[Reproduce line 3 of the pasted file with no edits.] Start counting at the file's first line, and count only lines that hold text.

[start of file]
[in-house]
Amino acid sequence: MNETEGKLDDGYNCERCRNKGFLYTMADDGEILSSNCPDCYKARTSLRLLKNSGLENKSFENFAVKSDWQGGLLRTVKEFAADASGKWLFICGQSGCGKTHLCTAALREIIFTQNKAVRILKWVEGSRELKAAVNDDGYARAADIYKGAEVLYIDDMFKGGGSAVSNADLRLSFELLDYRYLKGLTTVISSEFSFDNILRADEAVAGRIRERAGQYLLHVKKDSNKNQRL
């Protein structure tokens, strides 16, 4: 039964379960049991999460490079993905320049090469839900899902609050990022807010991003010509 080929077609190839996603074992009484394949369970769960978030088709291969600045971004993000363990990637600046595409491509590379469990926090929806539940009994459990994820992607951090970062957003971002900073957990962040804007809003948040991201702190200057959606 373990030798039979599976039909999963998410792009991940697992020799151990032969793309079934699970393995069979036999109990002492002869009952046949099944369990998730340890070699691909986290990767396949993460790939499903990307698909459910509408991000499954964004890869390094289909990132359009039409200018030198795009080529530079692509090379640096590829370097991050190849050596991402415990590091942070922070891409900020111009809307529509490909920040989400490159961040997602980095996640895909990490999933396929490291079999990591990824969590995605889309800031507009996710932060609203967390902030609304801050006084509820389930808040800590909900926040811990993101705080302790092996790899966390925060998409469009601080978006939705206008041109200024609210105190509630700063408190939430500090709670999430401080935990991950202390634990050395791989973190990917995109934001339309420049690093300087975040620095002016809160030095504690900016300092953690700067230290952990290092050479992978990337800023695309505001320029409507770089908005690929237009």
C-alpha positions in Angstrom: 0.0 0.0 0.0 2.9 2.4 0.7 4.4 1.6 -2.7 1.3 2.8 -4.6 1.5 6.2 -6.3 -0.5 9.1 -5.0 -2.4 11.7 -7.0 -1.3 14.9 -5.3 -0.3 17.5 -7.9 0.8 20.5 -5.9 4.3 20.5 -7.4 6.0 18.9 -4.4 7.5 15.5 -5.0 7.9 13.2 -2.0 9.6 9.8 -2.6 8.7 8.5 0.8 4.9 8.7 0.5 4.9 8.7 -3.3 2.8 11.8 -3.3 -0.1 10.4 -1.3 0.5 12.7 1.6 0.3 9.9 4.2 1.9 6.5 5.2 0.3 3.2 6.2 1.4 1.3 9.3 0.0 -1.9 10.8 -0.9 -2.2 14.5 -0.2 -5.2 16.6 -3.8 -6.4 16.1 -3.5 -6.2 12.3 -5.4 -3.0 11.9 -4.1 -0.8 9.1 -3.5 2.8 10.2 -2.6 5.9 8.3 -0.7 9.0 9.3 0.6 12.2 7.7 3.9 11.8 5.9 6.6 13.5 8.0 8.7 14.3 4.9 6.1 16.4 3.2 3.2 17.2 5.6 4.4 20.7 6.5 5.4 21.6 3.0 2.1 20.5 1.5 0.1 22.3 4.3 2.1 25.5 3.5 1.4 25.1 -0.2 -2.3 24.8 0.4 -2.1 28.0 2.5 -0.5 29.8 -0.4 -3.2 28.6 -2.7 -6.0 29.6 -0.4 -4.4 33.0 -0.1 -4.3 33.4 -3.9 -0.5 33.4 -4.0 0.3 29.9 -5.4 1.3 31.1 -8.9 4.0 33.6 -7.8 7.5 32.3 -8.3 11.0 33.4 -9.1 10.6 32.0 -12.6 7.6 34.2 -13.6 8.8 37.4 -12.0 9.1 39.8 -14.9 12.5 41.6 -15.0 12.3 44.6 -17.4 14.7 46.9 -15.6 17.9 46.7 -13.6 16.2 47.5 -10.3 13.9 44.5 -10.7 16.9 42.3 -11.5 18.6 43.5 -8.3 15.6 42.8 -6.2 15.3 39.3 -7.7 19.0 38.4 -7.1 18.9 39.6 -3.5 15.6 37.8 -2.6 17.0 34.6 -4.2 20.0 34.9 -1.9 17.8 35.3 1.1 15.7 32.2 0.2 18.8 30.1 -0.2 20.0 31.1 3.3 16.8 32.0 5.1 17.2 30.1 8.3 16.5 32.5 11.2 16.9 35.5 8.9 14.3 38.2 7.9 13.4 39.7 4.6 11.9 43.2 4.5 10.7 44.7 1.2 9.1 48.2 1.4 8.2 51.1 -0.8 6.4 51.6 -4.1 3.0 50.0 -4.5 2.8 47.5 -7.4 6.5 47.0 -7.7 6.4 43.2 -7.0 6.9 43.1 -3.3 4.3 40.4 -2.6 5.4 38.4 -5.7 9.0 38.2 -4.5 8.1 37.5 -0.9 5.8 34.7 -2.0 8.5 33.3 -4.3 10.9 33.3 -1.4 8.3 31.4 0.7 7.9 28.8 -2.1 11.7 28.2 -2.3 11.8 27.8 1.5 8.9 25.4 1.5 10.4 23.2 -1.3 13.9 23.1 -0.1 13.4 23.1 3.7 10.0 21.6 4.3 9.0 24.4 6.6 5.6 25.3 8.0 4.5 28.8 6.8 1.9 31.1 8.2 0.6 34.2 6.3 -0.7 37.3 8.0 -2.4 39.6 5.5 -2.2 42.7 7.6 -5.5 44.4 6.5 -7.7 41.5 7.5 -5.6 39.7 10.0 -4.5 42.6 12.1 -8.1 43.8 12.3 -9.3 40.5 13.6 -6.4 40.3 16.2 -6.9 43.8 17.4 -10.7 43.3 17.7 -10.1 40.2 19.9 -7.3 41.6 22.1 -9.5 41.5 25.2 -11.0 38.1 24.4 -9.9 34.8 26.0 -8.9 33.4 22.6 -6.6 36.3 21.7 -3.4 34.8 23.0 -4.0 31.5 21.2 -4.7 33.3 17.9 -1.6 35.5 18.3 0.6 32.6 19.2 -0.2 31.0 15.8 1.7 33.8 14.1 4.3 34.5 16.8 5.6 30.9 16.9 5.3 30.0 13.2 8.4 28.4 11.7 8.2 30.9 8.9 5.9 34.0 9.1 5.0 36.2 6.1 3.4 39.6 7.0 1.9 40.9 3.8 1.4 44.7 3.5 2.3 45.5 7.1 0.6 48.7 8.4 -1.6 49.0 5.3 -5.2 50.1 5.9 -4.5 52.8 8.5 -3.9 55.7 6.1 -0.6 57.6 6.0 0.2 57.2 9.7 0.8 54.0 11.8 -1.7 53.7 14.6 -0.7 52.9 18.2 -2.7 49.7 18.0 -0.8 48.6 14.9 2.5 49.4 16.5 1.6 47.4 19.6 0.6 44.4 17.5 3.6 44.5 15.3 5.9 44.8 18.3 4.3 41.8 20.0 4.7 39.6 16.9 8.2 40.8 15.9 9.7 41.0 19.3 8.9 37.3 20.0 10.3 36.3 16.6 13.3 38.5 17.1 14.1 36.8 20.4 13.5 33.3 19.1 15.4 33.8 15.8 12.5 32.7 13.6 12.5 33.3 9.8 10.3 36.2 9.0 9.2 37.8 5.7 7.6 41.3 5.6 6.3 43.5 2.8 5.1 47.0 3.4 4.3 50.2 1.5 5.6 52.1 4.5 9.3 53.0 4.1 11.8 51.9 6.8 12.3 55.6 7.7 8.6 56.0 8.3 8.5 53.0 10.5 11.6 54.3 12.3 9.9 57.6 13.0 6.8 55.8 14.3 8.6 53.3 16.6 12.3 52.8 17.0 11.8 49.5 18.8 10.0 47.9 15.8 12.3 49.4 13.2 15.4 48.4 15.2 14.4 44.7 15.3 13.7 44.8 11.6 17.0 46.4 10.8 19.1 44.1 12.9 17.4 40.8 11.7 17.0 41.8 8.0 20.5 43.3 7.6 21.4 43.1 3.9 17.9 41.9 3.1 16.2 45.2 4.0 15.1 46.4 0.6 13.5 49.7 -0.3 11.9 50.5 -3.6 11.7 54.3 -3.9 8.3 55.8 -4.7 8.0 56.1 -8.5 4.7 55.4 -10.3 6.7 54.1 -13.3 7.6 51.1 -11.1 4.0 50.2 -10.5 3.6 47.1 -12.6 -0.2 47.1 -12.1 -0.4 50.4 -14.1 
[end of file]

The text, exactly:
């Protein structure tokens, strides 16, 4: 039964379960049991999460490079993905320049090469839900899902609050990022807010991003010509 080929077609190839996603074992009484394949369970769960978030088709291969600045971004993000363990990637600046595409491509590379469990926090929806539940009994459990994820992607951090970062957003971002900073957990962040804007809003948040991201702190200057959606 373990030798039979599976039909999963998410792009991940697992020799151990032969793309079934699970393995069979036999109990002492002869009952046949099944369990998730340890070699691909986290990767396949993460790939499903990307698909459910509408991000499954964004890869390094289909990132359009039409200018030198795009080529530079692509090379640096590829370097991050190849050596991402415990590091942070922070891409900020111009809307529509490909920040989400490159961040997602980095996640895909990490999933396929490291079999990591990824969590995605889309800031507009996710932060609203967390902030609304801050006084509820389930808040800590909900926040811990993101705080302790092996790899966390925060998409469009601080978006939705206008041109200024609210105190509630700063408190939430500090709670999430401080935990991950202390634990050395791989973190990917995109934001339309420049690093300087975040620095002016809160030095504690900016300092953690700067230290952990290092050479992978990337800023695309505001320029409507770089908005690929237009």